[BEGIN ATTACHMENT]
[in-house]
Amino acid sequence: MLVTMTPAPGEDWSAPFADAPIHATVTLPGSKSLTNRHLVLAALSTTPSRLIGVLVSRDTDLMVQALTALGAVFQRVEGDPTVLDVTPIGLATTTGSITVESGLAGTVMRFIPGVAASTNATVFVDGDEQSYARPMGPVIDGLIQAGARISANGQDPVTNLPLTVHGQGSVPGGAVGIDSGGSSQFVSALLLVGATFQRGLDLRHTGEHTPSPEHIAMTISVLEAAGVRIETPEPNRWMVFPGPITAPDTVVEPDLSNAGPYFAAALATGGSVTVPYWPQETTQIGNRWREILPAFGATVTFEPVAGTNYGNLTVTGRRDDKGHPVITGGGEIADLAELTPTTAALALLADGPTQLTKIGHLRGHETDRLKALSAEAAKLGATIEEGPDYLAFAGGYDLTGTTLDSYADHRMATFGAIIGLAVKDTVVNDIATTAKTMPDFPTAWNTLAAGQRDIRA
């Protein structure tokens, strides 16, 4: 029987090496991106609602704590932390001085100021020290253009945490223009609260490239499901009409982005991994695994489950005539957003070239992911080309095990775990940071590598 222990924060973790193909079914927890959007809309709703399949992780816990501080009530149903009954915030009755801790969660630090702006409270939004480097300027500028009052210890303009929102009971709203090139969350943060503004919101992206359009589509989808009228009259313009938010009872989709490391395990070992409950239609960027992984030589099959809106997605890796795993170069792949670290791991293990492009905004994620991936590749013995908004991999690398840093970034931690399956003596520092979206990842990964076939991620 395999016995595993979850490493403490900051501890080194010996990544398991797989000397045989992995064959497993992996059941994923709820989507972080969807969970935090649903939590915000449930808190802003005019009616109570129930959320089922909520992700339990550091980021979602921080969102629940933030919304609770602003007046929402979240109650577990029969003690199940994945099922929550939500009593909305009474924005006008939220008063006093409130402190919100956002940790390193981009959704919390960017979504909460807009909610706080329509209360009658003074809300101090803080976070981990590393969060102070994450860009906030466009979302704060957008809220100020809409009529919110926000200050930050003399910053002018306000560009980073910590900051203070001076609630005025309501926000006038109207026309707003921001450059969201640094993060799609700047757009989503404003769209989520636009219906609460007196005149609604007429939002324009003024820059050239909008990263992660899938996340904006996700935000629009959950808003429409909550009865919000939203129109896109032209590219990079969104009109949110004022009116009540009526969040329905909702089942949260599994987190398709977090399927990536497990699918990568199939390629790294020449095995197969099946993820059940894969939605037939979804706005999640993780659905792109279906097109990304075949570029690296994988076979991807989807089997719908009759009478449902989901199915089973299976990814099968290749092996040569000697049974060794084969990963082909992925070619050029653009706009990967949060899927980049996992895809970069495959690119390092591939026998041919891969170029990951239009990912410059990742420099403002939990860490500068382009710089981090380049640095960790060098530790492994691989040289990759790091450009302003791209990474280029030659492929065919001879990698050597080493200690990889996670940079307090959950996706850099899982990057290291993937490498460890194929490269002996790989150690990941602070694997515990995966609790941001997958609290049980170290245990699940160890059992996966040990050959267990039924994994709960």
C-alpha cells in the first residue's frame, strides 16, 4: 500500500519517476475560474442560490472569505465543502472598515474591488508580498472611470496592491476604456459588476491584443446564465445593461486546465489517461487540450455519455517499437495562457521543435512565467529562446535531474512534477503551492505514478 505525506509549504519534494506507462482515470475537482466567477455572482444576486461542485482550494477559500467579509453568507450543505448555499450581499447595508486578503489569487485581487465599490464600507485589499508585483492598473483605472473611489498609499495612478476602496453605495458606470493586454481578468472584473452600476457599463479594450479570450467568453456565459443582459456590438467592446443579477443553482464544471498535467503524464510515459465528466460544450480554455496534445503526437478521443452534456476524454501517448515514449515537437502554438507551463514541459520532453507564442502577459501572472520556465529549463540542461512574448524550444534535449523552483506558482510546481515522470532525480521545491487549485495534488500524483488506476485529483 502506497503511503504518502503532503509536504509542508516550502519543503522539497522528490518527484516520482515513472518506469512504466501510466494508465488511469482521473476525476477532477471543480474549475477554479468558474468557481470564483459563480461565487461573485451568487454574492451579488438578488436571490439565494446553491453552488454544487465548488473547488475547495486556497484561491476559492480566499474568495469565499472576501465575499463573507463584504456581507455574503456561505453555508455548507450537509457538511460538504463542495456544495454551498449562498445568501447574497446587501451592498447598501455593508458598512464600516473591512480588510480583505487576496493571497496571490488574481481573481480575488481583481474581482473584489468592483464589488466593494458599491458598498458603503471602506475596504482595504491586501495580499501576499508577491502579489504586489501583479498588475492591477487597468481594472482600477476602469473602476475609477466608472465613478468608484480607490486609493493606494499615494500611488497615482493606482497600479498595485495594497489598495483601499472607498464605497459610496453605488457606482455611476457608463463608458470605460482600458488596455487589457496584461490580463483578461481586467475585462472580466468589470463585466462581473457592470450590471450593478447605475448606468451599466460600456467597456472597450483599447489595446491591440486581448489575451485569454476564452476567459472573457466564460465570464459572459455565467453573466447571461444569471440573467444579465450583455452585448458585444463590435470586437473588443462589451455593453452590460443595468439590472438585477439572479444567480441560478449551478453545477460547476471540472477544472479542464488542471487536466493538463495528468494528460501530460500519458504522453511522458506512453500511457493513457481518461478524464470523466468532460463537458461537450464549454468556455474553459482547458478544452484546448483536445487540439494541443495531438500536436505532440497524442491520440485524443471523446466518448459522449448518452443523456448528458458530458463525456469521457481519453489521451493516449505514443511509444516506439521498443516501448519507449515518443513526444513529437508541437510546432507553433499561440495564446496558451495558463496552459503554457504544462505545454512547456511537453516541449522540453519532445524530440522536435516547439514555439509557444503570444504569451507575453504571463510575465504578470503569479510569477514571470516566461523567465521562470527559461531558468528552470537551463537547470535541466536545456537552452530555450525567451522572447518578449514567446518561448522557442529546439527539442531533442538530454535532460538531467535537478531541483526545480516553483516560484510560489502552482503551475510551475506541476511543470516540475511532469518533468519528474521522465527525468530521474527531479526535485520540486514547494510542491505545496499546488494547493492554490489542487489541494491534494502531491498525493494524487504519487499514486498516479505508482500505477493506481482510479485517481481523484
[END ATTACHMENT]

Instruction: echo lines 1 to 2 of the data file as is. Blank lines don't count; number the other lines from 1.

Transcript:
[in-house]
Amino acid sequence: MLVTMTPAPGEDWSAPFADAPIHATVTLPGSKSLTNRHLVLAALSTTPSRLIGVLVSRDTDLMVQALTALGAVFQRVEGDPTVLDVTPIGLATTTGSITVESGLAGTVMRFIPGVAASTNATVFVDGDEQSYARPMGPVIDGLIQAGARISANGQDPVTNLPLTVHGQGSVPGGAVGIDSGGSSQFVSALLLVGATFQRGLDLRHTGEHTPSPEHIAMTISVLEAAGVRIETPEPNRWMVFPGPITAPDTVVEPDLSNAGPYFAAALATGGSVTVPYWPQETTQIGNRWREILPAFGATVTFEPVAGTNYGNLTVTGRRDDKGHPVITGGGEIADLAELTPTTAALALLADGPTQLTKIGHLRGHETDRLKALSAEAAKLGATIEEGPDYLAFAGGYDLTGTTLDSYADHRMATFGAIIGLAVKDTVVNDIATTAKTMPDFPTAWNTLAAGQRDIRA